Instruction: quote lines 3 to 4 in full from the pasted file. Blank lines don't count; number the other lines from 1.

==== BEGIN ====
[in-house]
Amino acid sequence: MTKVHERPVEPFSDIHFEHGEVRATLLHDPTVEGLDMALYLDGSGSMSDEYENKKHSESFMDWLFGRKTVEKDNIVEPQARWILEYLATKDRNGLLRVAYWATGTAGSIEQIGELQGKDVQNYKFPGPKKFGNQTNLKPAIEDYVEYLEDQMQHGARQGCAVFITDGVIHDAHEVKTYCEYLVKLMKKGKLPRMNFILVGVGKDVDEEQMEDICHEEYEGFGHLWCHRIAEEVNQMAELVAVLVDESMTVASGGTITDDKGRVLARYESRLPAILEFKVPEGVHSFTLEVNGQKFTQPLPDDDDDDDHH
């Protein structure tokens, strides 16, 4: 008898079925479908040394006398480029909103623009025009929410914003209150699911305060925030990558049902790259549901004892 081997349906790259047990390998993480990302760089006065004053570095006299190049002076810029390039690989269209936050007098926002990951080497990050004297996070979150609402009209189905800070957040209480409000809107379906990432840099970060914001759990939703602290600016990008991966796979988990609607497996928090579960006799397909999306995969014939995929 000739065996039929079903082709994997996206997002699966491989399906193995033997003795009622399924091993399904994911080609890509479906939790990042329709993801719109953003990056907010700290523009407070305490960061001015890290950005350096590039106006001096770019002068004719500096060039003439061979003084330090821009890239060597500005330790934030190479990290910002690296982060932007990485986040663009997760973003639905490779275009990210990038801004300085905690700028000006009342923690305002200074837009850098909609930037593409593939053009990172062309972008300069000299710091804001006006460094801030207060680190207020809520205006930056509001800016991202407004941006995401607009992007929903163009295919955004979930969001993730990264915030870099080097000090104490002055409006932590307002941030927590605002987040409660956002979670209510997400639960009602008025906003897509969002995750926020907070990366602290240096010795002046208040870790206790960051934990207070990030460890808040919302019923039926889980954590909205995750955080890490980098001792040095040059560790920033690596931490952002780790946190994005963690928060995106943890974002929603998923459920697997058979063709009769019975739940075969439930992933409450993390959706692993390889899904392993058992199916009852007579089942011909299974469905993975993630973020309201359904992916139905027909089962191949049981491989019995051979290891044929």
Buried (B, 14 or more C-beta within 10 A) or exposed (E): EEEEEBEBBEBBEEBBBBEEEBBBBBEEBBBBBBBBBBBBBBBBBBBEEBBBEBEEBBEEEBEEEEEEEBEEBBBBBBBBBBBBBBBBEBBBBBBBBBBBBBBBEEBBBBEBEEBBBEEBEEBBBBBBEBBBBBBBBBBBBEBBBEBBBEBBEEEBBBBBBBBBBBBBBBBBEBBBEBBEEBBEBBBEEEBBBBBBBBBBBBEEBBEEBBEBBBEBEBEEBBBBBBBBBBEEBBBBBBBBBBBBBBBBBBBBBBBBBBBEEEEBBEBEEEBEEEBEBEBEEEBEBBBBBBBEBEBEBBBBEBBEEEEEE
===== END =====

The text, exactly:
């Protein structure tokens, strides 16, 4: 008898079925479908040394006398480029909103623009025009929410914003209150699911305060925030990558049902790259549901004892 081997349906790259047990390998993480990302760089006065004053570095006299190049002076810029390039690989269209936050007098926002990951080497990050004297996070979150609402009209189905800070957040209480409000809107379906990432840099970060914001759990939703602290600016990008991966796979988990609607497996928090579960006799397909999306995969014939995929 000739065996039929079903082709994997996206997002699966491989399906193995033997003795009622399924091993399904994911080609890509479906939790990042329709993801719109953003990056907010700290523009407070305490960061001015890290950005350096590039106006001096770019002068004719500096060039003439061979003084330090821009890239060597500005330790934030190479990290910002690296982060932007990485986040663009997760973003639905490779275009990210990038801004300085905690700028000006009342923690305002200074837009850098909609930037593409593939053009990172062309972008300069000299710091804001006006460094801030207060680190207020809520205006930056509001800016991202407004941006995401607009992007929903163009295919955004979930969001993730990264915030870099080097000090104490002055409006932590307002941030927590605002987040409660956002979670209510997400639960009602008025906003897509969002995750926020907070990366602290240096010795002046208040870790206790960051934990207070990030460890808040919302019923039926889980954590909205995750955080890490980098001792040095040059560790920033690596931490952002780790946190994005963690928060995106943890974002929603998923459920697997058979063709009769019975739940075969439930992933409450993390959706692993390889899904392993058992199916009852007579089942011909299974469905993975993630973020309201359904992916139905027909089962191949049981491989019995051979290891044929």
Buried (B, 14 or more C-beta within 10 A) or exposed (E): EEEEEBEBBEBBEEBBBBEEEBBBBBEEBBBBBBBBBBBBBBBBBBBEEBBBEBEEBBEEEBEEEEEEEBEEBBBBBBBBBBBBBBBBEBBBBBBBBBBBBBBBEEBBBBEBEEBBBEEBEEBBBBBBEBBBBBBBBBBBBEBBBEBBBEBBEEEBBBBBBBBBBBBBBBBBEBBBEBBEEBBEBBBEEEBBBBBBBBBBBBEEBBEEBBEBBBEBEBEEBBBBBBBBBBEEBBBBBBBBBBBBBBBBBBBBBBBBBBBEEEEBBEBEEEBEEEBEBEBEEEBEBBBBBBBEBEBEBBBBEBBEEEEEE